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THE BELBINC BANNER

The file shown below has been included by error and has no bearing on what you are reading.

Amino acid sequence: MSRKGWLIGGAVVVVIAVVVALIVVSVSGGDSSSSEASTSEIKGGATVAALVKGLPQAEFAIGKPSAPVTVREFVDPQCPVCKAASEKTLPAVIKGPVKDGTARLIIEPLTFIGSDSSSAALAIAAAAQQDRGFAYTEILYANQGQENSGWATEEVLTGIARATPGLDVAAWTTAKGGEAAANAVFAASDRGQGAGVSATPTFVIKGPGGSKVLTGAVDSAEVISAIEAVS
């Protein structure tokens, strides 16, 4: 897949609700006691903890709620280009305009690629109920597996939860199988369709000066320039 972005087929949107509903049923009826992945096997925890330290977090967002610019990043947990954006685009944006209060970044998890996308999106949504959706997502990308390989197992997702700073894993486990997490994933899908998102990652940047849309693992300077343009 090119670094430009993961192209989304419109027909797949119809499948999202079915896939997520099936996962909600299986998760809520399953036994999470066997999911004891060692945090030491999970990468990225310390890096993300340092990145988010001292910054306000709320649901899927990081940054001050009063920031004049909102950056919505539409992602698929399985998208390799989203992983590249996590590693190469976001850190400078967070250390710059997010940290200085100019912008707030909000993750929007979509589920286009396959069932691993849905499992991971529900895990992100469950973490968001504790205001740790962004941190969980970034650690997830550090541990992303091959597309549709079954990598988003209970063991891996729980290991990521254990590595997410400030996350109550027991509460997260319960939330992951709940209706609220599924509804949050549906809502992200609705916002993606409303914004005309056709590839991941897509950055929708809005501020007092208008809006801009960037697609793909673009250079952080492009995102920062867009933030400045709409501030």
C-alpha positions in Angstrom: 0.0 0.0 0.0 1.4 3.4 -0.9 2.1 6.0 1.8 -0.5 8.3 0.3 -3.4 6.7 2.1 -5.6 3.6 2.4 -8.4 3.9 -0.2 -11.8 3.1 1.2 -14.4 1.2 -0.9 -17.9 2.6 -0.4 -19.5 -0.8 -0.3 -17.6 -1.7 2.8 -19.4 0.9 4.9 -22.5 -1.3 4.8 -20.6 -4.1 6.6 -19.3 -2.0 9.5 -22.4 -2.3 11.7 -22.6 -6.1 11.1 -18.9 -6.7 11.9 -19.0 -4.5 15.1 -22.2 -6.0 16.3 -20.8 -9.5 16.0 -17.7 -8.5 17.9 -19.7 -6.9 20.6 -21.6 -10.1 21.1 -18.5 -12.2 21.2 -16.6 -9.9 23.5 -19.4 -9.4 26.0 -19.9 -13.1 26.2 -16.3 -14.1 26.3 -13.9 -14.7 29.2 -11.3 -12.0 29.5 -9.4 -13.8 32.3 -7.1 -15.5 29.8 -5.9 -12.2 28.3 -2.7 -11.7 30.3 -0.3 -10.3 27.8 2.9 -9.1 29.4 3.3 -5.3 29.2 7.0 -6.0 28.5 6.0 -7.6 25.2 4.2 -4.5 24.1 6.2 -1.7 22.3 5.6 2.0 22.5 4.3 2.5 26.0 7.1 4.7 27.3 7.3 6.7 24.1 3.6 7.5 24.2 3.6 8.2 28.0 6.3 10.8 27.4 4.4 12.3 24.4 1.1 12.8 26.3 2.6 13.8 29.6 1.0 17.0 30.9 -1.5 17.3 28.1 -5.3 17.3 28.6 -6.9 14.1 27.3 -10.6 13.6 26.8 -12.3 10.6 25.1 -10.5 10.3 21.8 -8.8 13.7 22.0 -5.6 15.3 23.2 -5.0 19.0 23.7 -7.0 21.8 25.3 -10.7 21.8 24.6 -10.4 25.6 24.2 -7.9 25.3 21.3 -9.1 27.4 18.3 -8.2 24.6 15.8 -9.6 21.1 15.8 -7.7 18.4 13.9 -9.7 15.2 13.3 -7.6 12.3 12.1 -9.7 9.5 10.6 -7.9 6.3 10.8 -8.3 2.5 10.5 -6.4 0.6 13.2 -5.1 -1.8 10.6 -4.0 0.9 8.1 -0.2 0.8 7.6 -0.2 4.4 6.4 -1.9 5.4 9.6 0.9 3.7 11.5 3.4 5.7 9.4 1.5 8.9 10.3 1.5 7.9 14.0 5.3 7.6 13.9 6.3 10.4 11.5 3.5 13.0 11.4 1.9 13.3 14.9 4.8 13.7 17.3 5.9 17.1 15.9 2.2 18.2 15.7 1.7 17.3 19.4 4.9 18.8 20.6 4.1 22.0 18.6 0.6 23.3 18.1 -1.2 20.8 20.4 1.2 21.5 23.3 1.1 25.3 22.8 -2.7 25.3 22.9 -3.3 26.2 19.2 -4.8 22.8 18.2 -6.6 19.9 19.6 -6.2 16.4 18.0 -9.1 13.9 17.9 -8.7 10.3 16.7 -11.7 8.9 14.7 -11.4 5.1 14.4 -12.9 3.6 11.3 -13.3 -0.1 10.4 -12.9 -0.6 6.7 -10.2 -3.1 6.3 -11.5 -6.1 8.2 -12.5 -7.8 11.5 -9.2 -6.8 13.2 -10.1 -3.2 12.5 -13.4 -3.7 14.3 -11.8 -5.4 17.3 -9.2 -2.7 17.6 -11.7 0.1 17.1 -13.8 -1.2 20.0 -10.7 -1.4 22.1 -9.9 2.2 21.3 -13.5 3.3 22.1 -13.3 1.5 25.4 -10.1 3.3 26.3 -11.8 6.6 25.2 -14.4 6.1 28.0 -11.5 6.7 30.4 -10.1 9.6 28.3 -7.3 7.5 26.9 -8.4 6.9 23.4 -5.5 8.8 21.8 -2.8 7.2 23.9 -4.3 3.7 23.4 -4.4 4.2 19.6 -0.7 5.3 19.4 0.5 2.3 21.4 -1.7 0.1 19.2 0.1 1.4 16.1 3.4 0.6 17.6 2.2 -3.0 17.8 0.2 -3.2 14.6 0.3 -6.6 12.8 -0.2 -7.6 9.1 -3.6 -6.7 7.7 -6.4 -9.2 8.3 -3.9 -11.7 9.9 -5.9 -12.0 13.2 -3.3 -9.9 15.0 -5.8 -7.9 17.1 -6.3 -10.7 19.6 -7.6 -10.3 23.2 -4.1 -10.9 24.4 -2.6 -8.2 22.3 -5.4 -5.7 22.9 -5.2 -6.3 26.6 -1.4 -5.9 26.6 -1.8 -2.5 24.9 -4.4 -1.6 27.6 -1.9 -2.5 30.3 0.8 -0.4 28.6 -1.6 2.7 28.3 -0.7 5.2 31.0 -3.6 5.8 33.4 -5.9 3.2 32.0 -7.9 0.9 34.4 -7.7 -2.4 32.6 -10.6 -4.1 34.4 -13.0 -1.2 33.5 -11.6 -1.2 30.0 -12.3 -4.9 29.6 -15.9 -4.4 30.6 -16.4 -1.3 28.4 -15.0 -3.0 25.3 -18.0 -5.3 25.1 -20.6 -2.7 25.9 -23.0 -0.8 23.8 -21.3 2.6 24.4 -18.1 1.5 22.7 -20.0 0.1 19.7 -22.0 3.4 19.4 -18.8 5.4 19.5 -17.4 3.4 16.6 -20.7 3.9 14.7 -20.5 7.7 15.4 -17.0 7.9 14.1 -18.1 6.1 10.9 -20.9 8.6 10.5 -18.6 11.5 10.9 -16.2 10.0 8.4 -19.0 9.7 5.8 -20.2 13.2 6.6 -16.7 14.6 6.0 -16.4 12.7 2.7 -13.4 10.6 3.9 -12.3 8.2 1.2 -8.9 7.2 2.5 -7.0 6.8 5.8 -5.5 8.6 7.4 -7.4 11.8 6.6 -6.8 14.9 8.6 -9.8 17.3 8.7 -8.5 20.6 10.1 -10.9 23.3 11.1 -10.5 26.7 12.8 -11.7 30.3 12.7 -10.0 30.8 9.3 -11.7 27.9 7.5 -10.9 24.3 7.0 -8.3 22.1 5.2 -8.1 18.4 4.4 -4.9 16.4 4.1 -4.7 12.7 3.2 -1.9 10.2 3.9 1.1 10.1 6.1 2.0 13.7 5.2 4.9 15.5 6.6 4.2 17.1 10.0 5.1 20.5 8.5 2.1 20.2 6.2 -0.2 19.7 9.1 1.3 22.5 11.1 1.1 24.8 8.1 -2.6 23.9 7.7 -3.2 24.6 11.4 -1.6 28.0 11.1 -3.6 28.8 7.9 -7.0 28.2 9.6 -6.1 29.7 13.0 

TEN PAGES TRY BANNER WANT ADS. TWENTY-SIXTH YEAR No. 2G BELDING, MICH., WEDNESDAY AFTERNOON, NOV. 25, 1014 TWO CENTS THE COPY I n v I fcm zZriz$$iLM& k-Mw-viiJ f am .imn L f 1 Oanhsgivtng By GRACE M'KINSTRY Copyright, 1914, by American Press Asso ciation. THANKSGIVING'S here; I want to tell my joy to be alive and well. Through dangers great this year I went, though not a railroad accident, Not any war nor pestilence, but many things most took me hence. I had a big mosquito bite, and on my head a fly did f light; I've read of sickness through a fly of course I thought I'd have to die! Some highly colored peas I ate and food with soda benzoate. I drank unfiltered water, too; perhaps it had big germs all through! I did not sleep outdoors last May; 1 did not walk ten miles a day; 1 didn't have a diet fad, but here I am, and ain't I glad! viii:n you si:ij:ct your ti:h ki:y In selecting your turkey or chicken chooso a 1ird that Is heavy In propor tion to its size. Avoid those fowls that .have a prominent hreastbone, and jfas over tho.se having coarfe skin ind rough scales on the legs, for these show old age. Select a bird that has clean, smooth, yellow feet and legs, moist and delicate skin and a plump breast, which, when pressed with t,he thumb, will be elastic. TTTTTTTtTTTTTT I I " THANKSGIVING MENU. Cream of Tomato Soup. Celery. Rolls. Sea Trout. Potato Rosea. Cucumbers. Roast Turkey, Cranberry Sauce. Baked Potatoes. Artichokes. Lettuce Salad. Cheese.. Biscuits. Pumpkin Pie. Nuts. Bonbons. Cakes. 8alted Almonds. Coffee. MMm. SPIRIT OF FESTIVITY IS TRUE fflf NOTE Tin: ti'ukhy is tiii: i:mih,i:m OF Till: NATION'S FKSTAL di:votioxs From the early days when the Saxon kings tethered ' their steeds "hard by the banquet board," so that the foam of the chargers llecked the beard of the eater, to the present time, the spirit of the amply loaded board is the spirit of festivity and of good will. Thanksgiving day would be robbed of the particular flavor it pos sesses if It were a day of severe ob servation. The spirit of Thanksgiv ing without the sanctifying grace of the spread board would be a spirit of cheerlessness. The Thanksgiving tur key is as much a part of the day as are the devotions that the day calls forth. The devotions would be dry and sapless if the day were made a virtual penance, as would be the case without the turkey regnant upon the platter, whjle the family gathersabout the board to give thanks for home blessings as a part of the liberal por tion that Providence has dispensed to the nation. The Thanksgiving tur key is the emblem of the nation's de votion. The assembling of the congrega tions in the churches is but a part of the devotion of the day. It is, in fact, the symbolic part. It is ex pressive of the spirit of the people in praise to the Diety for the general blessings to the nation. The actual spirit of thanksgiving is that which takes account of the unison of the family in the act of praise as it par takes of the provisions of the ,day. Charles Lamb says that one should not only say grace at meat, but a hundred times a day for the good' of living. The grace said at the Thanks giving board and even those unused to such invocation should observe it upon that occasion is a grace for the blessings of God which the Thanksgiving dinner hen sots forth. Hack of all nationality lies the fam ily. This is the foundation stone in the social system. The city, the state, Nie nation are outgrowths of the family. The people expressing their thanks to Almighty God for the bless ings conferred upon the community in its several organizations is not as sacred a synfbo! as the family at meat in recognition of the goodness of God to its members. The purity and sweetness of the family tie, the power and influence of the family teaching, the consecration and devo tion of the heads of the family cir cle these are the things that fill the measure of Thanksgiving as the myriad household groups gather about the well-laden boards to return thanks for the good things of God to them. From the youngest to the eld et in these groups the real spirit of thanksgiving is set forth, even though many of them do not dwell upon the spirit of praise in fact. For, after all, true thanksgiving is to be in the spirit of praise and not simply to ex press forms of devotion. These latter are essential as the symboling forth of the gratitude of the nation, but the simple loving and the goodness of the family group is the basis of the real thanksgiving spirit. The churches will be well attended, and the discourse, the worship and the singing will all direct the mind toward the mighty advance of the nation that was formed from the scat tered colonies of the Atlantic sea board and will point to- lhe beginnings of Thanksgiving day upon the bleak coasts of New England. All this is well. God, who made and has kept the American people a nation, has done more by that act to attest the spirit of his fatherhood than by any other act In the history of nations or of peoples. All should unite In wor ship in the churches and return home to enter Into the praise of the family circle. In the family circle will be found the turkey in the sotting of the ac cessories of one of the biggest din ners of the year. It Is to be hoped that all may 'have a Thanksgiving dinner, so that all may enter Into the praise for the goodness of the giver of every good and perfect gift. Without the turkey, the accepted sym bol of American rejoicing at Thanks giving time, the day would be Incom plete; with it the spirit and essence of the occasion Is present. O give thanks unto the Lord for He is generous and -his mercy endur eth forever. v OF THANKSGIVING PILGRIMS' THANKSGIVING Governor ISradford describes the first Thanksgiving of the pilgrims in America: "They (the pilgrim colonists) now began to gather the small harvest they had and to tit their dwellings against winter, all being well recover ed in health, and had all things in good plenty. Some were employed In affairs abroad; others exercised in fish ing about bass, cod and other fish of which they took good store, of which every family had their portion. All summer there was no waste. Now began to come in store of fowl as winter approached, of which this place did abound when they came first, and besides waterfowl there was great store of wild turkeys, of which they took many, besides venison, etc. lleside, they had about a peck of meal to a person, or now, since har vest, Indian corn of that proportion." On Dec. 11, 1621, Edward Win slow wrote of the Thanksgiving: "Our harvest being gotten in, our governor sent four men on fowling, so that we might after a special man ner rejoice together after we had gathered the fruit of our labors. They killed as much fowl as, with a little help beside, served the company al most a week. Amongst other re creations we exercised our arms, many of the Indians coming among us, and among the rest Massusoit, their greatest king, with some ninety mep, whom we entertained and feast ed three days. They killed five deer, which they bestowed on our governor and the captain (Miles Standlsh, a Roman Catholic) and others. ' Al though it be, not always so plentiful as it was at this time with us, yet by the goodness of God we are so far from want that we often wish you (were) partakers of our plenty." From other sources it is learned that besides the exercises with arms that "Winslow mentioned there were athletic contests. No doubt the pil grims played stool ball, an old form of croquet, and pitch the bar, which Bradford named In his journal. There appears no evidence of special relig ious services having been held. The pilgrims had daily prayers before breakfast. In this service and In the temper of rejoicing that ran through their Thanksgiving they voiced their gratitude. y V- v i ' Kit Yi o -M ! Illlii ! ASr. - Pi ANCIENT HEBREWS KEPT THE FEAST The ancient Hebrews kept the feat of Thanksgiving with great re joicing and religious ceremony. They called it the "feast of ingathering." In Leviticus we are told that the Lord spake unto Moses and said: "Ye shall do no servi'.e work therein and also on the fifteenth day of the seventh month, when ye have gather ed In the fruit of the land, ye shall keep a feast unto the Lord, seven days, and ye shall rejoice before the Lord your God seven days." Again in Exodus i mentioned 'the feast of harvest, the first fruits of thy labors, which thou hast sown In the field, and the feast of ingathering, which is the end of the year, when thou hast gathered in thy labors out of the field." All of these, feasts oecured after harvest time, when material blessings were both abundant and obvious and the people not only had the disposi tion, but the time, to be thankful after the labor of crop gathering was over. - In these Thanksgiving proclama tions the people were commanded to take holiday, to feast and to rejoice, and all the proclamations since that day down to those annually issued by our governors have not improved up on this. Fnt Instead of I'cat Thanksgiving day, 1S60, was a memorable event In the United States. From many a pulpit that day fell a warning that abnegation before God was more than the usual enjoy ments of the day. So widely did this Impression prevail that I'resldent Hii chanan was appealed to by associa tions and various persons to -appoint a special day of fasting and prayer to avert the dreaded coming of civil war. He yielded to the rejuest. and Friday. January 4, 18 61, was set apart for that purpose. 0 HI G 16 IMPULSE TO GIVE THANKS The impulse to return thanks for the bounty of nature has been prac tically universal among mankind In all ages and In all religions. It is as natural as the instinct that inspires the hope of immortality, of man's dependence upon a supreme being. It is one with the involuntary appeal that springs unbidden to the lips of all in the hour of crises when human help can do no more. It is a coincidence worthy of thought that the one nation which set aside a day for national thanksgiving should be the people above all others most blesstd with peace and prosper ity. Grumble as we may at the short comings of our civilization, however we may think our affairs should be ordered beter, we should reflect that at on time in the history of the race has there been a people in possession of greater advantages, of more gener ally diffused abundance, with more encouraging prospects than ourselves. The problems that confront us are in our own hands. We will solve them eventually and others as they arise. We may stumble, may mistake the path, may be compelled to turn back to get on the right road, but of our ultimate progress there can be no doubt. . Let, therefore, each for himself and herself, return Individual thanks to day. If drunk with sight of power, we loose Wild tongues that have-not thee In awe. Such boasting as the Gentiles use Or lesser breeds without the law Lord God of Hosts, be with us yet, Lest we forget lest we forget! One Thanksgiving on July 4 According to Gabriel Furman, "Governor 1'eter Stuyvesant made a communication to the church (Re formed Dutch) of Rrooklyn, on Long Island, on the last day of June, 1663. directing the fourth day of July fol lowing to be observed as a day of Thanksgiving, because among other things the English had been defeated in their attempt to take possession of the whole of Long Island by the time ly arrival of a Dutch ueet of armed ships in the Hay of New Amsterdam, New York." UN CHR STIS FUND FOR BELGIANS STRIKEN By STRIFE jj N.i:it will ki:ci:ivi: dollar CONTRIBUTIONS TO All IN 1 1 ELI i: VI X ( J 1)1 STR ESS In the midst of plenty and all the warmth and comforts of our Ameri can homes when we sit down to our Thanksgiving dinners this year it is only meet and right that we pause for a monent and think of the "abom ination of the desolation" with which the Helglans, especially among all na tions, have been visited. The Hanner has received a letter from Henry Clews the great New York banker outlining admirable working plans for relief of the Bel gians. Mr. Clews who is known all over the country as one of America's great conservative and constructive business men has been selected to act as treasurer of what is called the Dol lar Christmas Fund for Homeless Bel gians. He has asked the Banner to undertake to receive contributions for this fund, the idea of which will be fully explained in his letter given be low. The Banner is only too happy to undertake this work and will Insure any reader who wishes to contribute his or her dollar that every contribu tor will receive a receipt direct from the fund headquarters in New York for the amount contributed. Remember only a dollar is asked for no more. This fact will make decidedly for the popularity of the fund. There will be no inequality of gifts. Before commencing this work of receiving contributions the Banner management took the matter up with various citizens and the idea met with hearty approbation. The following persons at once pledged a dollar each: E. E. Chappie, Dr. G. F. Smith, Rev. W. A. Biss. M. E. Osborne, Brin ton F. Hall. F. A. Washburn. W. F. Kandell, J. K. Coates, Ford Hicks, N. C. Nlelson, Charles Wagner, Henry Smith. Geo. Wagner, Mrs. E. B. Lap ham, Mrs. Etta McLaughlin and Rev. A. J. Blair. A full list of contributors will be published each week. These names are given Just simply to show tlie enthusiasm with which the idea was greeted. No attempt has been made to solicit funds generally as yet. In order to have the money reach New York in time the Banner will send the contributions on the evening of December 16. Money will be re ceived until 6 p. m. of that day. Following is Mr. Clew's letter of appeal: Appeal for Starting; Belgians Christmas approaches and countless unhappy Belgians, despite govern mental relief, the Rockefeller Foundation and other valuable agen cies, are confronted with starvation. I therefore beg the favor of your columns to say that the Dollar Christ mas Fund for Homeless Belgians, of which I am Treasurer, is working for the special purpose of preventing starvation amongst hundreds of thou sands of Belgians this winter. For this purpose we are cooperating with the London "Shilling Fund" a much older fund which has collected nearly $400,000 and which is expressly or ganized to see that no Belgian, man, woman or child, spends Chrlstmastlde devoid of food and shelter. There will be no duplicating, no overlapping and every penny sub scribed will go direct to the victims In whose behalf I appeal. I believe this great work of mercy commands the sympathy of us all and more es pecially In this month when Ameri cans doubly blessed with peace and plenty are preparing to celebrate the Iay of Thanksgiving. All the money received will be cabled to Europe before Dec. 20th. Many heads of families and boarding houses have promised to "pass the plate" for the homeless Belgians be fore the turkey on Thanksgiving Day. The needs are Immeasurable. Let us remember that no little nation in the world's long history has been more grievously stricken yet no people can raise their heads more proudly from the dust. Tlio crown of thorns In still it crown! Help as best you can. Your gift will si rely be remembered I long after the war has cea?ed and no man's Thanksgiving or Christmas Day will be less happy because in some cases the gift may entail some mea sure of personal sacrifice. Yours very truly. HENRY CLEWS. fiymn of thanksgiving Dy EUGENE C DOLSON Copyright, I3H. by American Press Asso ciation. COR guidance through II the passing year, For kindred friends from far and near Gathered with us around the board For this, today, we thank thee, Lord. For products of the teeming soil, Our rich returns for strenuous toil, A bounteous harvest safely stored, We meet this , day to thank thee, Lord. For ties of peace throughout the land, Fraternity of heart and hand, From shore to shore, in one accord, All, all unite to thank thee. Lord. "THANKS-LIVING' I'nior Way to Show Gratitude Is Do In: GmkI to Others Thanksgiving presupposes thank fulness. One cannot give thanks un less he feels thankful, and this feel ing is a cultivated habit. As an ex pression of simple politeness It is not an innate but an inbred trait. Much more is this the case when we con sider the thanks that are due. to a beneficent Creator. In a time when luxuries are counted as necessities a sen.se of repletion or dissatisfaction Is often felt which makes us blind to the everyday, commonplace favors that we enjoy. Make a list of the es sential and vital boons with which your life is blessed and your heart will begin to glow with thankfulness. It is no accident that "think" and "thank" come from the same root. Thanklessness is usually the "result of thoughtlessness. But we are more apt to be thoughtless about the favors that come from God through the working of his beneficent laws than about the material gifts that enmo from the hand of a fellow man. Stevenson has well ald: "Keep your eyes open to your mercies. That part of piety is eternal, and the man who forgets to be thankful has fallen asleep in life." Above all, the true thanksgiving Is thanks-living, in the deed of the hand as well as the word of the lip. By giving some one else a reason for thankfulness through your kimlness you provide a proper outlet for the brimming, overflowing gratitude of your own heart. For the common prosperity, for your Individual bless ings, for what you have not as well as what you have, "in everything give thanks." Rev. Robert J. Pilgrim of Pittsburgh. IWUAIILE EASILY INTERPRETED Somewhere in the good book Is a parable which speaks of a certain king whose servant owed him a great debt. And when the latter was discovered to have nothing to pay, the king free ly forgave him all. Which parable needs no interpretation. For who is the king but the Almighty, and who the servant hut humanity?